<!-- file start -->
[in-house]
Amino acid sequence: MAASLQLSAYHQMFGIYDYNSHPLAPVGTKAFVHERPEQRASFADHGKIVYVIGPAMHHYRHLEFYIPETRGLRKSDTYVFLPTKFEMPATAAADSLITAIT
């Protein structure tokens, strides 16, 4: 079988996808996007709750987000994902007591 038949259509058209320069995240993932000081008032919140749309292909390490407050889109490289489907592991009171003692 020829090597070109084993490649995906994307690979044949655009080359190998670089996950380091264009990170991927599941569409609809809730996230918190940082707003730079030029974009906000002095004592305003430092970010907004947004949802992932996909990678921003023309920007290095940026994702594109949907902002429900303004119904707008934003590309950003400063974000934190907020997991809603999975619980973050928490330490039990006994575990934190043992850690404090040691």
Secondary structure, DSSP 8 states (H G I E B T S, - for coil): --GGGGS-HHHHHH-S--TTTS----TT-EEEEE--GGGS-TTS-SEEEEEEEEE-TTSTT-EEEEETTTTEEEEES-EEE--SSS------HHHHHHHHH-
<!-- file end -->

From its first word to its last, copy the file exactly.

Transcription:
[in-house]
Amino acid sequence: MAASLQLSAYHQMFGIYDYNSHPLAPVGTKAFVHERPEQRASFADHGKIVYVIGPAMHHYRHLEFYIPETRGLRKSDTYVFLPTKFEMPATAAADSLITAIT
């Protein structure tokens, strides 16, 4: 079988996808996007709750987000994902007591 038949259509058209320069995240993932000081008032919140749309292909390490407050889109490289489907592991009171003692 020829090597070109084993490649995906994307690979044949655009080359190998670089996950380091264009990170991927599941569409609809809730996230918190940082707003730079030029974009906000002095004592305003430092970010907004947004949802992932996909990678921003023309920007290095940026994702594109949907902002429900303004119904707008934003590309950003400063974000934190907020997991809603999975619980973050928490330490039990006994575990934190043992850690404090040691």
Secondary structure, DSSP 8 states (H G I E B T S, - for coil): --GGGGS-HHHHHH-S--TTTS----TT-EEEEE--GGGS-TTS-SEEEEEEEEE-TTSTT-EEEEETTTTEEEEES-EEE--SSS------HHHHHHHHH-